Consider all two digit numbers (10, 11, . . . ,99). In writing down all these numbers, which digits occur least often, and which occur most often ? What about three digit numbers, four digit numbers. . . .

Jo has three numbers which she adds together in pairs. When she does this she has three different totals: 11, 17 and 22 What are the three numbers Jo had to start with?”

This article for teachers describes several games, found on the site, all of which have a related structure that can be used to develop the skills of strategic planning.

Start with any number of counters in any number of piles. 2 players take it in turns to remove any number of counters from a single pile. The loser is the player who takes the last counter.

ABC and DEF are equilateral triangles of side 3 and 4 respectively. Construct an equilateral triangle whose area is the sum of the area of ABC and DEF.

How many pairs of numbers can you find that add up to a multiple of 11? Do you notice anything interesting about your results?

A game for 2 players with similarities to NIM. Place one counter on each spot on the games board. Players take it is turns to remove 1 or 2 adjacent counters. The winner picks up the last counter.

Jo made a cube from some smaller cubes, painted some of the faces of the large cube, and then took it apart again. 45 small cubes had no paint on them at all. How many small cubes did Jo use?

Problem solving is at the heart of the NRICH site. All the problems give learners opportunities to learn, develop or use mathematical concepts and skills. Read here for more information.

Can you show that you can share a square pizza equally between two people by cutting it four times using vertical, horizontal and diagonal cuts through any point inside the square?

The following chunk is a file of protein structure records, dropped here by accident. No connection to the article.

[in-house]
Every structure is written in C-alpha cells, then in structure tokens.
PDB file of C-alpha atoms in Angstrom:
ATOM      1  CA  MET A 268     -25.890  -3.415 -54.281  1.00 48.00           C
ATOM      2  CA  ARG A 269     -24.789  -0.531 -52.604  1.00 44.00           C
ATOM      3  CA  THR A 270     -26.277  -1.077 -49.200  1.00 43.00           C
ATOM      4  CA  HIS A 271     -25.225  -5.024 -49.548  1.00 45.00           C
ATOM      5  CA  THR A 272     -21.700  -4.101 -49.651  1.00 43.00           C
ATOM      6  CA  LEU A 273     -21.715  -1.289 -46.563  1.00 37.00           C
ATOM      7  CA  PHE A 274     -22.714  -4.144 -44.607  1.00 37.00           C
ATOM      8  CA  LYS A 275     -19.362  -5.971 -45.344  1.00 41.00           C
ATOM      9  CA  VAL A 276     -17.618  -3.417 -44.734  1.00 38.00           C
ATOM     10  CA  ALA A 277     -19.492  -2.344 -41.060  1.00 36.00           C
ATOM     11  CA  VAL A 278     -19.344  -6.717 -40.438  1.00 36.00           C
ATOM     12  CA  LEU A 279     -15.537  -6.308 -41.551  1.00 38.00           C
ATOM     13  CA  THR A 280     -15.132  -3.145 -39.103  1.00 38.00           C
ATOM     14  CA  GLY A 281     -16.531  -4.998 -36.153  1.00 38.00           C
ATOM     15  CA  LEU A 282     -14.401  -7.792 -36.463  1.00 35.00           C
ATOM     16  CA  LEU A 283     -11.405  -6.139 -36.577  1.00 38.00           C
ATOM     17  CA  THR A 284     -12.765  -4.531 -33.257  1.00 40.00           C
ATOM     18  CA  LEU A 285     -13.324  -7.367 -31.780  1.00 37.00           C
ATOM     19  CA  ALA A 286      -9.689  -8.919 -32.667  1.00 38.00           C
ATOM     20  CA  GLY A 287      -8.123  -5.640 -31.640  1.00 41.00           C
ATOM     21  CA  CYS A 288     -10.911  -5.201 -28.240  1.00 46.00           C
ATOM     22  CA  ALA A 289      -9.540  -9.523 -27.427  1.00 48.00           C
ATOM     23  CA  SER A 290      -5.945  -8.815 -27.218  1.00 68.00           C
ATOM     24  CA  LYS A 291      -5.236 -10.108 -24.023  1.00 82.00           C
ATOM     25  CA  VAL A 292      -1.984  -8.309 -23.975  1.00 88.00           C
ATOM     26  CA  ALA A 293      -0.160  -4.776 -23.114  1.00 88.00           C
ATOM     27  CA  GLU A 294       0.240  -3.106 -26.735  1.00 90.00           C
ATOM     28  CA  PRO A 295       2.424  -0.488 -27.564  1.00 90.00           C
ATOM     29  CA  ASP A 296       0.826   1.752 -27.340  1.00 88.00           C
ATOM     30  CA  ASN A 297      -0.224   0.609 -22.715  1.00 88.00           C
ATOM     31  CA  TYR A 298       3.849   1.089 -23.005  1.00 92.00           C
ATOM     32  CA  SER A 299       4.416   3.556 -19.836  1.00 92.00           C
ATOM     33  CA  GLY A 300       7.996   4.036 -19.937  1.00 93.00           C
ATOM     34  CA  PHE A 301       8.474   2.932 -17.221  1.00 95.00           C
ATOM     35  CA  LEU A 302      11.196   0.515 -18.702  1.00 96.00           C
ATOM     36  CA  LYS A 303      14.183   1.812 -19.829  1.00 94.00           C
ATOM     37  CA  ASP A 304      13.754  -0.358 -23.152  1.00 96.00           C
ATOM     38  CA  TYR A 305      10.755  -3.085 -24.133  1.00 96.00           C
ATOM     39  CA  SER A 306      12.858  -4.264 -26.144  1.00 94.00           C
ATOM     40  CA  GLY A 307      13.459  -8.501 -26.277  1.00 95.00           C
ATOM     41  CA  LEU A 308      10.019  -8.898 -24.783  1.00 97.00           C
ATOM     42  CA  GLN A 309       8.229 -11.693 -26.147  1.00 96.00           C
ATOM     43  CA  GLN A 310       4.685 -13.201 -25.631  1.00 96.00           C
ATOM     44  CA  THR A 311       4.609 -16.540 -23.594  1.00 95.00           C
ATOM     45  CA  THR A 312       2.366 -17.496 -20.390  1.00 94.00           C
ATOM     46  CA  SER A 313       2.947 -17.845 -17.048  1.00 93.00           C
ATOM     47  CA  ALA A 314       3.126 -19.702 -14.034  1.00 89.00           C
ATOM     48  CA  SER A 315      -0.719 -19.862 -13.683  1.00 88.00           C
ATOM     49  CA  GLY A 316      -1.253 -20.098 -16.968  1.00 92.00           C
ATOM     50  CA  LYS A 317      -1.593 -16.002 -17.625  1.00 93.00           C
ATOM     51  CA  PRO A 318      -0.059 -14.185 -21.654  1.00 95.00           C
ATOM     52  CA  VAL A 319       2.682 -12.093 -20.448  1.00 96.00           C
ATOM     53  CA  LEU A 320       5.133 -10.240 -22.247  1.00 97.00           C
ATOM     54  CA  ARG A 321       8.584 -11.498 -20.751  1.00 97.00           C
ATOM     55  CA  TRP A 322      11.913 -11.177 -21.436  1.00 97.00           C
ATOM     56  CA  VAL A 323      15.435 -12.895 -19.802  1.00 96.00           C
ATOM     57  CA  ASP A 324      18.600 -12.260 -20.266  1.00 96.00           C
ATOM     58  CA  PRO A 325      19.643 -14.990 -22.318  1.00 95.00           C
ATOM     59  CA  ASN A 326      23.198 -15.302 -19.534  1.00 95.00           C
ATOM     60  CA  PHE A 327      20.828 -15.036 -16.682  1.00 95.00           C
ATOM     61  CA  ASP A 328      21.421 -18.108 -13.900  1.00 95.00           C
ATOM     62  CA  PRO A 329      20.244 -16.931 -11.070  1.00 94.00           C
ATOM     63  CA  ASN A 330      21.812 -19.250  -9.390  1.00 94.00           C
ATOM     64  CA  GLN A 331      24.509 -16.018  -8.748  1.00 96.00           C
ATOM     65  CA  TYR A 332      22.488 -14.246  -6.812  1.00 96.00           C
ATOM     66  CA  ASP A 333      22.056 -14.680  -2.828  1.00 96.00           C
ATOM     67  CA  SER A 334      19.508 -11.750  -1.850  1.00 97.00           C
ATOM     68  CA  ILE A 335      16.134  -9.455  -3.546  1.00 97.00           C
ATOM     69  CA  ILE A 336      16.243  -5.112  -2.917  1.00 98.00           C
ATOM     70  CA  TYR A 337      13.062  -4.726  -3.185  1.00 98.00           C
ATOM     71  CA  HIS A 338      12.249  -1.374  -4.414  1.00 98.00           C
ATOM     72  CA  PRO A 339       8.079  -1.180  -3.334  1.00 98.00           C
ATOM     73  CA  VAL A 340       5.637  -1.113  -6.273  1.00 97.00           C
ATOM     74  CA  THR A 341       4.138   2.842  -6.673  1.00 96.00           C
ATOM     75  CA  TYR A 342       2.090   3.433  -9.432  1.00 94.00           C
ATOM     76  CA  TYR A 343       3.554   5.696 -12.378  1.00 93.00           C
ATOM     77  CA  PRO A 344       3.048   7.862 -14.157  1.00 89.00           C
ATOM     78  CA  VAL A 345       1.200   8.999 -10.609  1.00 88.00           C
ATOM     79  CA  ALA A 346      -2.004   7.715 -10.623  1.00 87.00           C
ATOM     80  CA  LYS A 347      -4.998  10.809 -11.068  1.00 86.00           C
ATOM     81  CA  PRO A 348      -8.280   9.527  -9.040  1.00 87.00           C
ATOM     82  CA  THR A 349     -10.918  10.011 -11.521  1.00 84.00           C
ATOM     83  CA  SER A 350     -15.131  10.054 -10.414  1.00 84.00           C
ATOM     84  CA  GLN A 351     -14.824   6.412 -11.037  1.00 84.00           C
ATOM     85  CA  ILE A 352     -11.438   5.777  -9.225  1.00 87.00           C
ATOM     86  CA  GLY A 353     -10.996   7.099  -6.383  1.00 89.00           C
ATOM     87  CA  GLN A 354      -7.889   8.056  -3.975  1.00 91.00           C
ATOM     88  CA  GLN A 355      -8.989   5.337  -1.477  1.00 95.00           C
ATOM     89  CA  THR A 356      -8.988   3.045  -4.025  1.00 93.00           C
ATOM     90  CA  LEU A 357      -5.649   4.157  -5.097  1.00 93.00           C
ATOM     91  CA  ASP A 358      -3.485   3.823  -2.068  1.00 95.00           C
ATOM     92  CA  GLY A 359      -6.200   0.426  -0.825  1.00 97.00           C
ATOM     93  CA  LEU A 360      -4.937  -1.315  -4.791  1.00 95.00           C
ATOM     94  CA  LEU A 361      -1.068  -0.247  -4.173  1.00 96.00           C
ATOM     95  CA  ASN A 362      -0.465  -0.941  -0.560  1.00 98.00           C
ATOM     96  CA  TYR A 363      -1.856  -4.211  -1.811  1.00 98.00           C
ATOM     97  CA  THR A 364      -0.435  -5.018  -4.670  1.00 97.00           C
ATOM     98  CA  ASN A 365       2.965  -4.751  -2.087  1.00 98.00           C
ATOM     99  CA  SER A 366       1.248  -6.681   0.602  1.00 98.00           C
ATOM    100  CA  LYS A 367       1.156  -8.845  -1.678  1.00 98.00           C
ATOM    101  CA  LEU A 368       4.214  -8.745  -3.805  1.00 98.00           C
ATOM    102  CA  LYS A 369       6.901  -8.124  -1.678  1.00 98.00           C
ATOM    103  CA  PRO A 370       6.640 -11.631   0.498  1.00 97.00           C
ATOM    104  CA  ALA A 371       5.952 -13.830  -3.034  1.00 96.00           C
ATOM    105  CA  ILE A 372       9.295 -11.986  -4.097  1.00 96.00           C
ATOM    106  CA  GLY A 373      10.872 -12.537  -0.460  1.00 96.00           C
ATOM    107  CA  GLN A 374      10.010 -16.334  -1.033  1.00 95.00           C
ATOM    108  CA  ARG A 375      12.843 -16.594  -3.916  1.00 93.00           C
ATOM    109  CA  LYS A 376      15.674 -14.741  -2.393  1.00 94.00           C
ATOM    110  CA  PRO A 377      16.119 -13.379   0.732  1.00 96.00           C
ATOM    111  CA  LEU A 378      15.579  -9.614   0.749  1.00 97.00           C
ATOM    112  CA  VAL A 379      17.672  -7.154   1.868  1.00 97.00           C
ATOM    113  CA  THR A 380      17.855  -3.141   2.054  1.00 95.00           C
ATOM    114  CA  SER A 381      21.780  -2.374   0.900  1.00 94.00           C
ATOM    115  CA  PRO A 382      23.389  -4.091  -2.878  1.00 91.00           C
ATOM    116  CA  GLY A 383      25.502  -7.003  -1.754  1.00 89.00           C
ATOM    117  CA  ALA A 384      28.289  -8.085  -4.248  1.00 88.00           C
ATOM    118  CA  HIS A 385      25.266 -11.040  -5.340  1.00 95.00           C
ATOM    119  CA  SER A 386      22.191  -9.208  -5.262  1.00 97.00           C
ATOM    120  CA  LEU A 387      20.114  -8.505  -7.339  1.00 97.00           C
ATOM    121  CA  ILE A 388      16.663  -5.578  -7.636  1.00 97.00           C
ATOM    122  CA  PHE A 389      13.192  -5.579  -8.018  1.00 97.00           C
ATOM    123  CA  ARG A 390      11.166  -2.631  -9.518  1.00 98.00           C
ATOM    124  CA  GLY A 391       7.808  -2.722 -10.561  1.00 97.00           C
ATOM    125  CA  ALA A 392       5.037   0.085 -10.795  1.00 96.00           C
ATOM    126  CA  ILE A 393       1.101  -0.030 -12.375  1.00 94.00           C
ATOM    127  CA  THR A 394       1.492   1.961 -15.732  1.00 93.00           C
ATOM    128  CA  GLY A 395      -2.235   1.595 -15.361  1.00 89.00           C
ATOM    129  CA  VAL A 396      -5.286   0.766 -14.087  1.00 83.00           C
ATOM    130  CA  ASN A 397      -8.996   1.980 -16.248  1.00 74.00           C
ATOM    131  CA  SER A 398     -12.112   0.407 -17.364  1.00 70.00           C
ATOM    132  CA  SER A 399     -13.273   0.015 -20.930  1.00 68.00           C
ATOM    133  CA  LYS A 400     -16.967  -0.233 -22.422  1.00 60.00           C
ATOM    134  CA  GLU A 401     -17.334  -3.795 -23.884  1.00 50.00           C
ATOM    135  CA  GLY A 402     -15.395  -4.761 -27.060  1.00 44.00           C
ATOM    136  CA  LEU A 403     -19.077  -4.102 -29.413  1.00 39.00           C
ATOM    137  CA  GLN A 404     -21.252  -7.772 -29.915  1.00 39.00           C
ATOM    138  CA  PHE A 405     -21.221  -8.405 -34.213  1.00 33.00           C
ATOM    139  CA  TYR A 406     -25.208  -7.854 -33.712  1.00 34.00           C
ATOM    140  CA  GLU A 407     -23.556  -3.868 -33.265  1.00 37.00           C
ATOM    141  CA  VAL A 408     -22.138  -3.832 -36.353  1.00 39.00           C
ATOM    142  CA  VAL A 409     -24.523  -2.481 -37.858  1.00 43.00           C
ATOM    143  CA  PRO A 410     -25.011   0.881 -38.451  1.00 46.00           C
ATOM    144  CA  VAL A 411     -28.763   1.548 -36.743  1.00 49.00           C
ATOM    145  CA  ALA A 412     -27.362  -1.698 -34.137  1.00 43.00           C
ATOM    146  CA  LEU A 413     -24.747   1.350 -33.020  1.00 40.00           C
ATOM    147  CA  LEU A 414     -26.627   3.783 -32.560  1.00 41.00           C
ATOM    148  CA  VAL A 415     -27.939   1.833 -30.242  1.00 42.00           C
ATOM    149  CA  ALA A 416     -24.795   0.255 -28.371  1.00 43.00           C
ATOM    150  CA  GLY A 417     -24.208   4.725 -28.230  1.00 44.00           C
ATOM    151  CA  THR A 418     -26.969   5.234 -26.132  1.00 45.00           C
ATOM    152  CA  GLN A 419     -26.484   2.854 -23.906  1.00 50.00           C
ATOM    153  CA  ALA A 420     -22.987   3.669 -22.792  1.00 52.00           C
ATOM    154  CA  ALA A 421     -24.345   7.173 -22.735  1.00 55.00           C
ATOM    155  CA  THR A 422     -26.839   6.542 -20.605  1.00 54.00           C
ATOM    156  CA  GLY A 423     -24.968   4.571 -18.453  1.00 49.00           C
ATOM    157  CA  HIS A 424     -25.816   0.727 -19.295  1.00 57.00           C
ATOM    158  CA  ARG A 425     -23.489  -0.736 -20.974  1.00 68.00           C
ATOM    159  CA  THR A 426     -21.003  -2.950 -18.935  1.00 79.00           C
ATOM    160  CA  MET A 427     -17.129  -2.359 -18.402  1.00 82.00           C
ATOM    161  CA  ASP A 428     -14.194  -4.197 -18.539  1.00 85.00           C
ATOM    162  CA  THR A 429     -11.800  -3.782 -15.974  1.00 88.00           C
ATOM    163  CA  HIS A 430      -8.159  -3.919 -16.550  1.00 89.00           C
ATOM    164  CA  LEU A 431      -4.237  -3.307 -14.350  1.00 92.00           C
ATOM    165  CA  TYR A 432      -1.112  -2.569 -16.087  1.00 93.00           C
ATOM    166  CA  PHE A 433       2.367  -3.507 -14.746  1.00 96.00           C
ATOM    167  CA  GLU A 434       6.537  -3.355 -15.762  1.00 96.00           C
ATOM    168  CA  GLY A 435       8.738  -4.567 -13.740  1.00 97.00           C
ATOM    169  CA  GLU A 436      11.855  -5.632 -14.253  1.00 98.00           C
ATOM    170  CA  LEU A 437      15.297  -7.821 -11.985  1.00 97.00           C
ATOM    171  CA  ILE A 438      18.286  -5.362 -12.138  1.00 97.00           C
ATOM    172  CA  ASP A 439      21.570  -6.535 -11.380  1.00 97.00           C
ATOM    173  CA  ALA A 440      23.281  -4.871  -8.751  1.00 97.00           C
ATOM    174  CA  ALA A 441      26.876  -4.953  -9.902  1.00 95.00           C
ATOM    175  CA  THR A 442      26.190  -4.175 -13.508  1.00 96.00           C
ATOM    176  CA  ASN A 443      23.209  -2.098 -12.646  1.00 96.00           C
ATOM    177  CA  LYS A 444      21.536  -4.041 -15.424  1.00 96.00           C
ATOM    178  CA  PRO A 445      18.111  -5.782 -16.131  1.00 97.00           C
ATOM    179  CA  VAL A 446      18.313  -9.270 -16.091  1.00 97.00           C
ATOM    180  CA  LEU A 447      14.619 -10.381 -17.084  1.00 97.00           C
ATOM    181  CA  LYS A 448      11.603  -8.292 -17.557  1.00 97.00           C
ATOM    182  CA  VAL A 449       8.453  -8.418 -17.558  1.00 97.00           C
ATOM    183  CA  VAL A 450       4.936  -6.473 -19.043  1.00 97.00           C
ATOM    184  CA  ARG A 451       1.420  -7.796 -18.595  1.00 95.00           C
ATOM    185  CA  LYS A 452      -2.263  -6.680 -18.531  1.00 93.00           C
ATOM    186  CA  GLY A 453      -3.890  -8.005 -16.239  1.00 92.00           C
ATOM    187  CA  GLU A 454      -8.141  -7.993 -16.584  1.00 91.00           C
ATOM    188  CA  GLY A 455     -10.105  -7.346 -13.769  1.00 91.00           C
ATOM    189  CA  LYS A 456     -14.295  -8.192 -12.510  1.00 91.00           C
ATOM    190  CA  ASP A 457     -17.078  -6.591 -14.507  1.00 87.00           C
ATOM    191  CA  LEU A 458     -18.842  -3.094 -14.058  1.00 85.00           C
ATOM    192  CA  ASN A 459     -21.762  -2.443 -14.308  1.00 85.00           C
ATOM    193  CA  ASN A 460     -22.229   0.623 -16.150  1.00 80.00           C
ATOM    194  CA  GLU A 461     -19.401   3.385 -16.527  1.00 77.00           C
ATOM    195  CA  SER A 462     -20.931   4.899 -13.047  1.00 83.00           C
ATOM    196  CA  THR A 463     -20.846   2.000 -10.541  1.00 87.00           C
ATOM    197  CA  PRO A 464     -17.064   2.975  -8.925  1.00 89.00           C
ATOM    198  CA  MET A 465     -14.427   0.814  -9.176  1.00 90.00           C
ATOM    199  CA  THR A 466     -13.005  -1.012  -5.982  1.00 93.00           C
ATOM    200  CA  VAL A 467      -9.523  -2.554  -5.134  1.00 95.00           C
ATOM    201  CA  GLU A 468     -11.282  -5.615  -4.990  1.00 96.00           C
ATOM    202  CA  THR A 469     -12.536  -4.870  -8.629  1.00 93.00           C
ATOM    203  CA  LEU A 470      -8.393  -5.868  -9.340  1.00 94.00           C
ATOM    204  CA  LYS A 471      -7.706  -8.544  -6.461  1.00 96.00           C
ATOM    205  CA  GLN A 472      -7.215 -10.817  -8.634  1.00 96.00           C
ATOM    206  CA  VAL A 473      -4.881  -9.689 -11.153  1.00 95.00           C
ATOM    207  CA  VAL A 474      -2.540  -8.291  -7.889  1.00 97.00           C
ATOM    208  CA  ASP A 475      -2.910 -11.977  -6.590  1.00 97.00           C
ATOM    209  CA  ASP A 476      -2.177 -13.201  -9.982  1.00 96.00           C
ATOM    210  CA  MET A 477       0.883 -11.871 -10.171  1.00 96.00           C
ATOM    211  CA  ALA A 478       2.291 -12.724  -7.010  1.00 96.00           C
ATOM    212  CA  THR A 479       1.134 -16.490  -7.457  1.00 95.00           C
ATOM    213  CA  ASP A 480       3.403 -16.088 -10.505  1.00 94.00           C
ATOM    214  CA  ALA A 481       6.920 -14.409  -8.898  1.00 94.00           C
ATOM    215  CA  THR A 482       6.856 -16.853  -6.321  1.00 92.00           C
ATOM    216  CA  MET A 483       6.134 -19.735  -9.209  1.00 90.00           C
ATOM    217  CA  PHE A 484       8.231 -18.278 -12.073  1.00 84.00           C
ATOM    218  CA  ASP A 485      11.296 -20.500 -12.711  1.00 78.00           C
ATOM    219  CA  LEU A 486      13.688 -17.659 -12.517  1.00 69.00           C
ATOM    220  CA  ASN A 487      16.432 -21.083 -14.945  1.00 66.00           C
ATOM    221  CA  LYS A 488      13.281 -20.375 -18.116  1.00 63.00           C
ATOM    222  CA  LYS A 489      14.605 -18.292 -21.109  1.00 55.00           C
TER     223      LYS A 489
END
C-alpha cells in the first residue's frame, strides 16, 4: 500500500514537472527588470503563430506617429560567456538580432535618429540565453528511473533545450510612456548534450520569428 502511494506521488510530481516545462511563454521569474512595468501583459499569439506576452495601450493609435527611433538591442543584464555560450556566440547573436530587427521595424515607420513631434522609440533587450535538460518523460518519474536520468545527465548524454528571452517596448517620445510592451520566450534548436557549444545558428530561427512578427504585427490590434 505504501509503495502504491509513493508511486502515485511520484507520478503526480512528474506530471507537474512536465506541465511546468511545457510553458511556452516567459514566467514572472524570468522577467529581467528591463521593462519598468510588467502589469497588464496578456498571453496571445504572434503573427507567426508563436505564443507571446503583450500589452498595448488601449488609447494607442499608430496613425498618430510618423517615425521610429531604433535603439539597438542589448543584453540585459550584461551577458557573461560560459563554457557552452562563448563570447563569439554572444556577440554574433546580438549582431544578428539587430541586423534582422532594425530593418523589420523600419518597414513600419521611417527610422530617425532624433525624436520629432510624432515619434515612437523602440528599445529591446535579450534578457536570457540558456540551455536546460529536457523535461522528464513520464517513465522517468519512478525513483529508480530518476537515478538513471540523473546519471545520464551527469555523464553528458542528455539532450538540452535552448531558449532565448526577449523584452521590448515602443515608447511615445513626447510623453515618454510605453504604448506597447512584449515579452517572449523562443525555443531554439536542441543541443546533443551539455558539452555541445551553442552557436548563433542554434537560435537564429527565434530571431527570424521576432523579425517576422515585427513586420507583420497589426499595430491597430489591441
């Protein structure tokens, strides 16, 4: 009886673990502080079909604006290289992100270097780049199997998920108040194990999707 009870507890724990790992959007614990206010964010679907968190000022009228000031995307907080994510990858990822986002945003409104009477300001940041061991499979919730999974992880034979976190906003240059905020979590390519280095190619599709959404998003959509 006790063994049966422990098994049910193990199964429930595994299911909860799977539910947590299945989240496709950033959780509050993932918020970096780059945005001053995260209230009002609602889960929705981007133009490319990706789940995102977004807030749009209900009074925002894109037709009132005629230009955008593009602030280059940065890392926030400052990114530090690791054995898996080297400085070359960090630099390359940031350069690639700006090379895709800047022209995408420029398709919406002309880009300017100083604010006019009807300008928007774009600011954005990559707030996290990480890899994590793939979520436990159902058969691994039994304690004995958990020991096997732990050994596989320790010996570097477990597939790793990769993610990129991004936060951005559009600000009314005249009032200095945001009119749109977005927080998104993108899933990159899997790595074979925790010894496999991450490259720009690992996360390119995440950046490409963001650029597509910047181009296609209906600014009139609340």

Charlie has made a Magic V. Can you use his example to make some more? And how about Magic Ls, Ns and Ws?

An account of some magic squares and their properties and and how to construct them for yourself.

What is the total number of squares that can be made on a 5 by 5 geoboard?

Is there a relationship between the coordinates of the endpoints of a line and the number of grid squares it crosses?

Some students have been working out the number of strands needed for different sizes of cable. Can you make sense of their solutions?

Build gnomons that are related to the Fibonacci sequence and try to explain why this is possible.

These gnomons appear to have more than a passing connection with the Fibonacci sequence. This problem ask you to investigate some of these connections.

Can you find the values at the vertices when you know the values on the edges of these multiplication arithmagons?

Show that for any triangle it is always possible to construct 3 touching circles with centres at the vertices. Is it possible to construct touching circles centred at the vertices of any polygon?

A counter is placed in the bottom right hand corner of a grid. You toss a coin and move the star according to the following rules: ... What is the probability that you end up in the top left-hand. . . .

An article for teachers and pupils that encourages you to look at the mathematical properties of similar games.